(I'm not a musician.) I was taught as a child that I must not 'blow my own trumpet' as in talking about myself – especially not to say anything good about myself. I was also taught that much of what I could say about myself was nonsense and I needn't expect anyone to believe it. If I myself believed it, I must be insane. If not, I was obviously a liar. Telling my story, therefore, became a very confronting task. I am now in my late seventies, as I begin this blog, and it is only a preparation – things I write on the way to writing the memoir. Nevertheless, everything posted here is copyright and must not be reproduced without written permission from the author (usually me).

Sunday, 24 July 2016

Jumping Sideways

I'm thinking that's what to call this memoir, if it ever gets written. Because that's what I've done throughout my life. Just when people think they've got me all summed up, I suddenly go off in a different direction. I don't do it for the sake of confounding expectations; it's just where my path takes me. I guess I'm not much motivated by the goals of most people – success in worldly terms – so I don't feel constrained to follow the steps that would lead there. Not that I'm a butterfly either, dipping in and out of things. I go where I'm guided – and it seems that my life was meant to encompass a number of different directions. Poet, librarian, union official, Reiki Master, editor, Tarot reader, professional psychic medium, lecturer in professional writing, witch, teacher of Qabala....  Island dweller, city slicker, traveller, small town/rural.... (Not to mention all the husbands and lovers.)

There was only one time that I did it as an intellectual rather than spiritual choice. That was in a mood of defiance. A woman in the Melbourne Branch of the Poets Union took a dislike to me. I'm still not sure why, but I think she was jealous of my friendships with people she saw as the 'in crowd'. Eventually she became so unpleasant that it was no longer a joy for me to attend the PU meetings.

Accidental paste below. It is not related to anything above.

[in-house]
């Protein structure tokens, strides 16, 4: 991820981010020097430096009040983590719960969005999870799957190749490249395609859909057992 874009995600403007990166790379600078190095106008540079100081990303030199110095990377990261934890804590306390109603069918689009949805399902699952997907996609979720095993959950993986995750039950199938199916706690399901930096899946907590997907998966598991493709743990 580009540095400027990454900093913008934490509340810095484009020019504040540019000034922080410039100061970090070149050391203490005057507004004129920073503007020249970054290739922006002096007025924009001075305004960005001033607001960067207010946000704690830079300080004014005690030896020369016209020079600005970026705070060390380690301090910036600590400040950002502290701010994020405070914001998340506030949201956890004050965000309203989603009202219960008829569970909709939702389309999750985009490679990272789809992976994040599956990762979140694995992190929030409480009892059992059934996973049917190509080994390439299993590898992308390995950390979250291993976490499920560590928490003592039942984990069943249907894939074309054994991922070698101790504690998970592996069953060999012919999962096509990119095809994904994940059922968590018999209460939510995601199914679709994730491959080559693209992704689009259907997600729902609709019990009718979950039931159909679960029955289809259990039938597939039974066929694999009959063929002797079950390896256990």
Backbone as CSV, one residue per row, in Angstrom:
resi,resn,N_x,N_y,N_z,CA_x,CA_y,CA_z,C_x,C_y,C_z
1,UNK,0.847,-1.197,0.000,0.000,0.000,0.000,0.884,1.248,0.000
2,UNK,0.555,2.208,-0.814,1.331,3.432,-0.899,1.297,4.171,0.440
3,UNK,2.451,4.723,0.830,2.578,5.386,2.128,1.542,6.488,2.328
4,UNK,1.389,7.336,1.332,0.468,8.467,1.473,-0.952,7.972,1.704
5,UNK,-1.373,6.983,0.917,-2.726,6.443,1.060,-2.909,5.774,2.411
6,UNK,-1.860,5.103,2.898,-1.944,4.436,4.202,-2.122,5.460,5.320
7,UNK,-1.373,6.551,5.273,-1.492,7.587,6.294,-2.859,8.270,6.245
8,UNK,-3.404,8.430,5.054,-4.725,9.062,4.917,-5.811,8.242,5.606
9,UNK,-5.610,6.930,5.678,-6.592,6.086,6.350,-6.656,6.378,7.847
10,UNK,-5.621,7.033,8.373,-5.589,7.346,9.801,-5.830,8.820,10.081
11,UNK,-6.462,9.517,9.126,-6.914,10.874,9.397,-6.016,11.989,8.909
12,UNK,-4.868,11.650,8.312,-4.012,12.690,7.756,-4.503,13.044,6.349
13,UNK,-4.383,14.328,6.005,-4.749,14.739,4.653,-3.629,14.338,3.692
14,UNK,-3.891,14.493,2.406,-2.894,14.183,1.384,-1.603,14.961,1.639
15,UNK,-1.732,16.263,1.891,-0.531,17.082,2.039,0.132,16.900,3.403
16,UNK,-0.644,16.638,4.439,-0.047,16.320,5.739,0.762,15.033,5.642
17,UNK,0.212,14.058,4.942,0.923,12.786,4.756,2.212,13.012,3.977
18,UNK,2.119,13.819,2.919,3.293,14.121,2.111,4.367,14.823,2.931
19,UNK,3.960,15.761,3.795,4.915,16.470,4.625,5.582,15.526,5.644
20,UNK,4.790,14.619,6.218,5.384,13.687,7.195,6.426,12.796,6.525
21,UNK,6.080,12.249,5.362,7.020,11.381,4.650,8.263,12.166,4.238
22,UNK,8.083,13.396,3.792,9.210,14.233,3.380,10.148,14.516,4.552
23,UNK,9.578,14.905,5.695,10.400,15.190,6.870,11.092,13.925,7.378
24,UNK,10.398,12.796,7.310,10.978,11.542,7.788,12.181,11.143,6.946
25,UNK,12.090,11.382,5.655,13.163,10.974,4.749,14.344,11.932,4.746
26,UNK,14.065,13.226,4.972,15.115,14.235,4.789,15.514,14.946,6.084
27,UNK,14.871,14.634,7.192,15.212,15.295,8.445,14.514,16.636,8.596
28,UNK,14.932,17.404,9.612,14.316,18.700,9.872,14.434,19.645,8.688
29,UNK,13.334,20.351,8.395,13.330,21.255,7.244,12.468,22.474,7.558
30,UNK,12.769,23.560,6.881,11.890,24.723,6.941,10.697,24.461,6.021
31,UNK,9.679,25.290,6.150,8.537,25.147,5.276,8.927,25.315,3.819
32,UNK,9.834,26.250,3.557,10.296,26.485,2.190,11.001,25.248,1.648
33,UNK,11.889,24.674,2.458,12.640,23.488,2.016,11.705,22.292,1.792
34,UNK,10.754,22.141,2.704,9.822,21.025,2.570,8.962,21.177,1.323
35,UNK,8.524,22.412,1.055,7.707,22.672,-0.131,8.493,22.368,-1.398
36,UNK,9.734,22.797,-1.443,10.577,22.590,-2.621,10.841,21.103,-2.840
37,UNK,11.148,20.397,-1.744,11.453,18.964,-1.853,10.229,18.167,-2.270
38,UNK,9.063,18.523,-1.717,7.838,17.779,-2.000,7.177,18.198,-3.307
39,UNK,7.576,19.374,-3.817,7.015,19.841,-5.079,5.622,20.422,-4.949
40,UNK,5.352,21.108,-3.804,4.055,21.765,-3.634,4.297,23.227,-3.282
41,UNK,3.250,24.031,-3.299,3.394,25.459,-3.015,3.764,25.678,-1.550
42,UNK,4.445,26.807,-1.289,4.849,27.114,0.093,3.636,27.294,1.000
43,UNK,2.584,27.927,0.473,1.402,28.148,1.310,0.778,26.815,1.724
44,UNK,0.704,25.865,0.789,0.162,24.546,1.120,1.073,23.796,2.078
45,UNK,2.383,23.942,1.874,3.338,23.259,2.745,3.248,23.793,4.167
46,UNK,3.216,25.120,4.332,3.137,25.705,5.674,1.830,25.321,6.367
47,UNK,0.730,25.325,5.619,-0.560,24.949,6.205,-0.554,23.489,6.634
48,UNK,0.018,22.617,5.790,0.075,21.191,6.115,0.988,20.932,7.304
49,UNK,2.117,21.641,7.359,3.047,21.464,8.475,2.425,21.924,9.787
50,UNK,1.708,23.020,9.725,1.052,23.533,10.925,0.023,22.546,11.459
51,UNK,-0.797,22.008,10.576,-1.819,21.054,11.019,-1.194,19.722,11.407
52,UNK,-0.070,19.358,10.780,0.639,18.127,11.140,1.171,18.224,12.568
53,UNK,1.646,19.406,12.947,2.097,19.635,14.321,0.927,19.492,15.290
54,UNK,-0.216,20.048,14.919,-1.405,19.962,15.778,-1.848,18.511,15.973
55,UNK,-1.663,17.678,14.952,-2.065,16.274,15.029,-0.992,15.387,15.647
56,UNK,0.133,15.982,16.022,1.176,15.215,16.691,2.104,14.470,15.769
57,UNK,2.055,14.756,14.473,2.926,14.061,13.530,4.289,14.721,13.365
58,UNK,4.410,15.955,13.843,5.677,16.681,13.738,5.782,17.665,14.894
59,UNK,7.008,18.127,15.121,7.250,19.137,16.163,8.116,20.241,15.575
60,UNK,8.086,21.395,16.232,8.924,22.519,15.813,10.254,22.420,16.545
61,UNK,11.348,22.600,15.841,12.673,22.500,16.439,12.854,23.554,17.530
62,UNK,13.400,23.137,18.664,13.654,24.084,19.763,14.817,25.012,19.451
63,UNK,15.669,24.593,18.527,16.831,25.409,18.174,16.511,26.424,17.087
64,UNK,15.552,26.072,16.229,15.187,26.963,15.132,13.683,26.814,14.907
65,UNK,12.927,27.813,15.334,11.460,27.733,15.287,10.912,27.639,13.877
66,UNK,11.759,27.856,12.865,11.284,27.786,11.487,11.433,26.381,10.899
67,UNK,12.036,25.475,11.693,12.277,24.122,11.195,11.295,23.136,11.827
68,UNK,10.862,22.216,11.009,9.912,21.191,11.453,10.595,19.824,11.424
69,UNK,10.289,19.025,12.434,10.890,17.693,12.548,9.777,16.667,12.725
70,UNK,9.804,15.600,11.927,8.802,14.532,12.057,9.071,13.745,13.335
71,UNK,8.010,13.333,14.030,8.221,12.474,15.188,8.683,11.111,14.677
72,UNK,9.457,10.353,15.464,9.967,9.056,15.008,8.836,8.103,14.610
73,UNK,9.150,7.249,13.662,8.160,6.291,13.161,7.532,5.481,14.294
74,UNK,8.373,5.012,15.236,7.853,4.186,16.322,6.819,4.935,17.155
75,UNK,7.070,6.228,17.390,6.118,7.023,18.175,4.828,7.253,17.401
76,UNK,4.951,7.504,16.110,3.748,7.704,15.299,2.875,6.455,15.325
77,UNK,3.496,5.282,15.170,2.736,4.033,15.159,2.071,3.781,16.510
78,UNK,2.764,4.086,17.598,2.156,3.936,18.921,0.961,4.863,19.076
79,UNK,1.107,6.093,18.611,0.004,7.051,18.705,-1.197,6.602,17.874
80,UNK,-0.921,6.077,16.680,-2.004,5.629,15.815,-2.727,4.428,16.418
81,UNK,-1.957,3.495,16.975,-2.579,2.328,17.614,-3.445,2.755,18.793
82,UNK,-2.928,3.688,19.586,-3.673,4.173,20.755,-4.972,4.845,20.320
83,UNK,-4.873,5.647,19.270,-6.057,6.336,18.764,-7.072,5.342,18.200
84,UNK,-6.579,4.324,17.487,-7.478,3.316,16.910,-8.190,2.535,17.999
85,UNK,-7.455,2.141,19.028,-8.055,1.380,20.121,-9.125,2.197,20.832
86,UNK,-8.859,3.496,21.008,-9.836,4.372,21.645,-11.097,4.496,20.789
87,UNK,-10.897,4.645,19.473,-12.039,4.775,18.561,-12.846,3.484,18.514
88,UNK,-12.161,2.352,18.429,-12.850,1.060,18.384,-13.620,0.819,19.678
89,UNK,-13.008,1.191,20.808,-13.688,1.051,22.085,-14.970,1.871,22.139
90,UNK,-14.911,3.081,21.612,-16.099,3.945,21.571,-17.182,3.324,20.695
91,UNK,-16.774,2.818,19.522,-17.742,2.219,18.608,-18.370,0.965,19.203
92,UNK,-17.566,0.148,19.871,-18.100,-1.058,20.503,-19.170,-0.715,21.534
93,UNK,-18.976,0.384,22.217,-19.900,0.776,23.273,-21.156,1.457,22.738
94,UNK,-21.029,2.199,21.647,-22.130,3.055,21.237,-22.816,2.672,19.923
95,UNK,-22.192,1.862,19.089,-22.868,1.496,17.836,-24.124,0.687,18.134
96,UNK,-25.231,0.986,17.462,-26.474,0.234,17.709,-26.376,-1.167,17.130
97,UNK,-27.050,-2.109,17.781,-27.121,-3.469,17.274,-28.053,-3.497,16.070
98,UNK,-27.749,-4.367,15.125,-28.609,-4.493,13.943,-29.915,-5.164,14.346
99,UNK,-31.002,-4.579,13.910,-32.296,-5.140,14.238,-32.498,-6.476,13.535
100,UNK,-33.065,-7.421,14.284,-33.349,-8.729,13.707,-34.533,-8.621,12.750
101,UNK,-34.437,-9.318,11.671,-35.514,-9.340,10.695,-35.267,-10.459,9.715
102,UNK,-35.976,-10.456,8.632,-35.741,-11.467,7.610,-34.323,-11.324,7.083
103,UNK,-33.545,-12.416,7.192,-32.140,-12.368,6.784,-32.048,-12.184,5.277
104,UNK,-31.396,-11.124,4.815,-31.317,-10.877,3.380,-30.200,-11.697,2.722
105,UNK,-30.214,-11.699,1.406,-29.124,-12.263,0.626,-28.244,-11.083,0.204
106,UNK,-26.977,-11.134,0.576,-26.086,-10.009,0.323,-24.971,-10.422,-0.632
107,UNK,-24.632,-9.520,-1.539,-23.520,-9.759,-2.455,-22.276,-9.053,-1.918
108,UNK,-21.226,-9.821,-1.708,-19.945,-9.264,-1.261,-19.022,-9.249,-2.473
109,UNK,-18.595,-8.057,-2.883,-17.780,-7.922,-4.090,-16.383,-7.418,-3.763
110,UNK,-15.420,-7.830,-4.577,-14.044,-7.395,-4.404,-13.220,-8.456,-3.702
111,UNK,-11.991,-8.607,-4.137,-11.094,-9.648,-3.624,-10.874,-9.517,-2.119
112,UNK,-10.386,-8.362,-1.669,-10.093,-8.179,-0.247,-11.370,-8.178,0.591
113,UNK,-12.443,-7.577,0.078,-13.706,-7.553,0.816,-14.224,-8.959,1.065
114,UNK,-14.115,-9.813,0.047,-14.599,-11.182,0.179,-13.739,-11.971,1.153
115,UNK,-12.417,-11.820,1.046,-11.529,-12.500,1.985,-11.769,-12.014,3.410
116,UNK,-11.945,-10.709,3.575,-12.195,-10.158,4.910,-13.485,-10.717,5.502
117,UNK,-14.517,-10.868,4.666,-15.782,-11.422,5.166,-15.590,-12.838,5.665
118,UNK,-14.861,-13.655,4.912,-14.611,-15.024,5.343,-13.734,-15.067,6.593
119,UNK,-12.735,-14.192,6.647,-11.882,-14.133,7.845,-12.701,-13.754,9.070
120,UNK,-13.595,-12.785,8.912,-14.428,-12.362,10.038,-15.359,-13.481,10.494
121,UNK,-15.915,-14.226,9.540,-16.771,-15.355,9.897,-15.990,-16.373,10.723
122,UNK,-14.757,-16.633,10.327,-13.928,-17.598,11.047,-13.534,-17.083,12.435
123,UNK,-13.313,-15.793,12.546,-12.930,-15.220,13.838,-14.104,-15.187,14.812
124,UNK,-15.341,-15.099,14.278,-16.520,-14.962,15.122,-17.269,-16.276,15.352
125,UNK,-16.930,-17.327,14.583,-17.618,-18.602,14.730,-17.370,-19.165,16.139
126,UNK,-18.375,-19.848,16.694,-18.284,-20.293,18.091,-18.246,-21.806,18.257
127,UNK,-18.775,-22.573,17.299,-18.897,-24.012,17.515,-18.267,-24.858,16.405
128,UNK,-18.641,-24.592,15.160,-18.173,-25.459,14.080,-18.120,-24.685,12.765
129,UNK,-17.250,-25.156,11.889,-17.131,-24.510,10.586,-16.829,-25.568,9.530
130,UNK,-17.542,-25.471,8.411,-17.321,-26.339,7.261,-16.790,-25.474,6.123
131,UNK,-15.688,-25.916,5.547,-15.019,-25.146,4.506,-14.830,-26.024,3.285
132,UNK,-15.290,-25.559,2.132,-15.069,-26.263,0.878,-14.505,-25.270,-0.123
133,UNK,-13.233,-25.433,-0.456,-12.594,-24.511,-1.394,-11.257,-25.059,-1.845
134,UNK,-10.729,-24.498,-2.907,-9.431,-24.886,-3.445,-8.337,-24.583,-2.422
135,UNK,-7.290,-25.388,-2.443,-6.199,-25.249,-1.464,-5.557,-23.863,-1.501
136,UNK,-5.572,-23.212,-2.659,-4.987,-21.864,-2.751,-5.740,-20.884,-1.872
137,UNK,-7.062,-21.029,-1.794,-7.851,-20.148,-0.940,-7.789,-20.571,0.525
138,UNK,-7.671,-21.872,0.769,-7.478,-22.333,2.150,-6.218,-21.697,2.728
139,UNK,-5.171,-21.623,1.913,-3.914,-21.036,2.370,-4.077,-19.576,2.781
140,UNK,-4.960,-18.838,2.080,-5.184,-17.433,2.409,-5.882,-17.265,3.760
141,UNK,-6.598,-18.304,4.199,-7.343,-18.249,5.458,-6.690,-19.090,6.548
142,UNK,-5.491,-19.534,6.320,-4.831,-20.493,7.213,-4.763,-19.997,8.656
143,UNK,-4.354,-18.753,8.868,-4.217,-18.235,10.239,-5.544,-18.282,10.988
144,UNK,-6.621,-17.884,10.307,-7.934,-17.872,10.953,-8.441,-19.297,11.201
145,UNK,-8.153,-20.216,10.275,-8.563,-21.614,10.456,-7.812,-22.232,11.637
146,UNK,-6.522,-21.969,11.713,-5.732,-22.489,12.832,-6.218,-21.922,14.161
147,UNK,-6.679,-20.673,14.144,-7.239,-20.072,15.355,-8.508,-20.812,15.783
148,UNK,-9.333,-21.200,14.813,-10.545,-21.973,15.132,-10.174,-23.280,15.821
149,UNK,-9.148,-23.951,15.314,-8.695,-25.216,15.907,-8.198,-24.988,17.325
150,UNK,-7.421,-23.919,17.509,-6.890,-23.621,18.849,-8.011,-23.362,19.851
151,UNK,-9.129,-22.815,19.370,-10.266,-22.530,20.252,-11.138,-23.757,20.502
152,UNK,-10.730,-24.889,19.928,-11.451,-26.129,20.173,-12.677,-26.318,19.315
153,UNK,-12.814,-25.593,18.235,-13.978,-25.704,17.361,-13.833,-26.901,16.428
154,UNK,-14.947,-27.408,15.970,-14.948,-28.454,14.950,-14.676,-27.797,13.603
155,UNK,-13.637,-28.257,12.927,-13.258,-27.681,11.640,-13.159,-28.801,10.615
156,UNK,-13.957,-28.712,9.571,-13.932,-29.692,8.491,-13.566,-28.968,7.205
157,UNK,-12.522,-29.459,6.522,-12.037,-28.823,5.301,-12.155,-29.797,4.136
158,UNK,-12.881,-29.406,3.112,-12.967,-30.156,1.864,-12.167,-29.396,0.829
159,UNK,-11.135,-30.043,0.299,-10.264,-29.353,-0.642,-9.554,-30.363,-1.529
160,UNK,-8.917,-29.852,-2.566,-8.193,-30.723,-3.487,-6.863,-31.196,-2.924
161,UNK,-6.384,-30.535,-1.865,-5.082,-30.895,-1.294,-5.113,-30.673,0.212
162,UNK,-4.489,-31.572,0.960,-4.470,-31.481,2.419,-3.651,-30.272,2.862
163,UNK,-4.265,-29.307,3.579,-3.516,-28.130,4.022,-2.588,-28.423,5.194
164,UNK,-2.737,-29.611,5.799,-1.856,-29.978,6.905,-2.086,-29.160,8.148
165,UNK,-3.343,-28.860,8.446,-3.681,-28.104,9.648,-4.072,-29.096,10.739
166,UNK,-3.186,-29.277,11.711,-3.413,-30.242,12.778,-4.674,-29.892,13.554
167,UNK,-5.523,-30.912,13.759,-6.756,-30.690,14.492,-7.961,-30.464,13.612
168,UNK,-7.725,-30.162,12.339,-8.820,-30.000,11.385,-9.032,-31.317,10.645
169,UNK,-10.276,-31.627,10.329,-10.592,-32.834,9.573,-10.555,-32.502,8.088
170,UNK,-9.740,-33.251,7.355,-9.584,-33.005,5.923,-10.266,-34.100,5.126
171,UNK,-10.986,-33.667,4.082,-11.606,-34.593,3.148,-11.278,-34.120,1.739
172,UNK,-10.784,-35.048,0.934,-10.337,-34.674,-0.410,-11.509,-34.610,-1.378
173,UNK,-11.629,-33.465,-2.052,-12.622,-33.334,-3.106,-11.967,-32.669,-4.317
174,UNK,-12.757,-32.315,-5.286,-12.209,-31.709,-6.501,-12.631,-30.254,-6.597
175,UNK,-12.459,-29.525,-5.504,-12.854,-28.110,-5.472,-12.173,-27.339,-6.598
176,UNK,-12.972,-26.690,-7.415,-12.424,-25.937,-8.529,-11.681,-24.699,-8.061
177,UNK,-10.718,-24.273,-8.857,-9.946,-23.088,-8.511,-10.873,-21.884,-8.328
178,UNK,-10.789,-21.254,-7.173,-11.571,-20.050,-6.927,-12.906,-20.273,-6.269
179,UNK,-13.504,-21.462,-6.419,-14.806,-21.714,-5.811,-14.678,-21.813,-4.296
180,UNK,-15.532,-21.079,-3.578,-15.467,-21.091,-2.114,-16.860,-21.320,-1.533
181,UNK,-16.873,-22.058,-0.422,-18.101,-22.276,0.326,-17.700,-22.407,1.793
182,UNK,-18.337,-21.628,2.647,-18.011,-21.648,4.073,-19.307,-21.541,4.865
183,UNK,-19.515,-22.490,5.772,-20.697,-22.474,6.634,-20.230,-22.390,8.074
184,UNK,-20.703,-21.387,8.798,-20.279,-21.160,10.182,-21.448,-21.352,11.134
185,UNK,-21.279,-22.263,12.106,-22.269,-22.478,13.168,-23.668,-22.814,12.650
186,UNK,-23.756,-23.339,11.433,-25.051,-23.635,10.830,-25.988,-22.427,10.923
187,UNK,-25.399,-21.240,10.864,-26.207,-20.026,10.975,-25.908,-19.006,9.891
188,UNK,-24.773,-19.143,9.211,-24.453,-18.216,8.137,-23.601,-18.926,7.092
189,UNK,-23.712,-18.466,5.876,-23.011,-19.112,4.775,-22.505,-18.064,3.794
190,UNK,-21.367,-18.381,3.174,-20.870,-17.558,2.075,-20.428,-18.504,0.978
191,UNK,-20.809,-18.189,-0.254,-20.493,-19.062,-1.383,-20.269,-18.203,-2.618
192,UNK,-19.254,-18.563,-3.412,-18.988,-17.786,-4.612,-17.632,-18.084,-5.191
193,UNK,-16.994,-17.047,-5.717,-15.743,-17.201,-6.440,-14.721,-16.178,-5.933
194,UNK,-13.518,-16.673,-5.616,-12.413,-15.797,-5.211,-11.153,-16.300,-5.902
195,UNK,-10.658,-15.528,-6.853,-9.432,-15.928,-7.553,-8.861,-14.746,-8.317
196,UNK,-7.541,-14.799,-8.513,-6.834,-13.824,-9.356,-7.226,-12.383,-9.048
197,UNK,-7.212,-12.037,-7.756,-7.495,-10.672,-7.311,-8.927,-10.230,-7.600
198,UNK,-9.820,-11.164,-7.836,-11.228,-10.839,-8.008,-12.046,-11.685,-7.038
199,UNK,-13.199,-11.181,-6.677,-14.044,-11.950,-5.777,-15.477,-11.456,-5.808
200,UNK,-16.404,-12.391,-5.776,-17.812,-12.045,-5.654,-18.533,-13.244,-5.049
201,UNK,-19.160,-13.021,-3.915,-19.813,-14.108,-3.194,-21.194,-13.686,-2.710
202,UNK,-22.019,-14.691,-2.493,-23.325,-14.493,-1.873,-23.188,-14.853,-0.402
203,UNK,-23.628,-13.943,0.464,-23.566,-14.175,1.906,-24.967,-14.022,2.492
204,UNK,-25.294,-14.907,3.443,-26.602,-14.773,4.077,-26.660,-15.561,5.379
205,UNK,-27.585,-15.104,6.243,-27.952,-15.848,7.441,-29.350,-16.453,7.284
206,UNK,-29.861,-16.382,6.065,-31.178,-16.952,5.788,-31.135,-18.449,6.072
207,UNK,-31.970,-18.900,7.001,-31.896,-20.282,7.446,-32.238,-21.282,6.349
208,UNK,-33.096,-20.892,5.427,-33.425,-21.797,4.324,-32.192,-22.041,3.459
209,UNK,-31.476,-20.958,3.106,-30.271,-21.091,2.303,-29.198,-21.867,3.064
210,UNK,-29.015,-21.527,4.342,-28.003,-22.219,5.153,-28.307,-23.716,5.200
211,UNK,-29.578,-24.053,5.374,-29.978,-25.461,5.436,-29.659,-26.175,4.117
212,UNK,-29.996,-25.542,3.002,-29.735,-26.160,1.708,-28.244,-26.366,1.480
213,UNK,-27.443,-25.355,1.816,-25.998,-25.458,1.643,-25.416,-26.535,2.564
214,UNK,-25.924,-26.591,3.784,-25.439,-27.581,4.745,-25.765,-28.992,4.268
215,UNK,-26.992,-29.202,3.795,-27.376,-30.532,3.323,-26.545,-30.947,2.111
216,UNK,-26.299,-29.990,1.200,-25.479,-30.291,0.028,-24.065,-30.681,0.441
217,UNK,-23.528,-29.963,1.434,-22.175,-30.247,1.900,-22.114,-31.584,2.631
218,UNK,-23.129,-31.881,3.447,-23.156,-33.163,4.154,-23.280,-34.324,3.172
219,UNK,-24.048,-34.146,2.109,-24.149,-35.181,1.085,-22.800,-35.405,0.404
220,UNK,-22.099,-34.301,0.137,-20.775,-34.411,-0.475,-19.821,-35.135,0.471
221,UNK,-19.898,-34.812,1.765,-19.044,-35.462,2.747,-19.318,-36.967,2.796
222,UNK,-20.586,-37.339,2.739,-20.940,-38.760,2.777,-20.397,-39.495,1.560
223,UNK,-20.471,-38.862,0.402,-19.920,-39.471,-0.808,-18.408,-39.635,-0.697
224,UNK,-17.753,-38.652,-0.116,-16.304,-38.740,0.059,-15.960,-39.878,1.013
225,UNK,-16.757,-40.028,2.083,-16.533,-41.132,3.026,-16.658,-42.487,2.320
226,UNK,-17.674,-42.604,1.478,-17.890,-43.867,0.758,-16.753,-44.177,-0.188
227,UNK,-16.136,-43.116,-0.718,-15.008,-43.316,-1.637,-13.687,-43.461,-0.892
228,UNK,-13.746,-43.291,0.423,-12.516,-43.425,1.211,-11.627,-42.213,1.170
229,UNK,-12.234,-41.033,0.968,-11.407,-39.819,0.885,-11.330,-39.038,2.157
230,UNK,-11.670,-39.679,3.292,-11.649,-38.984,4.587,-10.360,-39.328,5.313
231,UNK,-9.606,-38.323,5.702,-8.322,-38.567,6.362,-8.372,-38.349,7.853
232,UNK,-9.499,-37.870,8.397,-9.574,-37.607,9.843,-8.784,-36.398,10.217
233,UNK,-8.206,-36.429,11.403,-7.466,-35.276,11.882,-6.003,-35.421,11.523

'The trouble is,' said Bill, 'You and she both need the Poets Union.' 

'Oh do I?' I thought. 'I don't need anything so badly that I have to put up with being treated like that.' And I resigned immediately – which left me free to accept an invitation that happened to come at the same time, to join a poetry theatre group. Perhaps Spirit was guiding me after all, with a big push. Word of Mouth Poetry Theatre turned out to be one of my most exciting experiences in poetry. 

Anita Sinclair – poet, artist, mask-maker, puppeteer and theatrical presenter – was our director. The others were performance poets Ken Smeaton and Malcolm Brodie. Anita had a performance space called Living Room. We would meet there every Monday, Anita would give us a topic, we'd all think, 'I haven't got any poems about that!' but because they were all archetypes, we'd then go through our work and find we had dozens on that. We'd select, craft a theatre piece around our selections, rehearse all week, and present it on Saturday night, complete with costumes and props. We always played to full houses! We also took some of the shows out to fairs and festivals, or presented them as street theatre.

It was wonderful for its own sake, and the bonus was that it didn't look as if I'd crept away from the Union licking my wounds. Rather, I'd gone on to better things.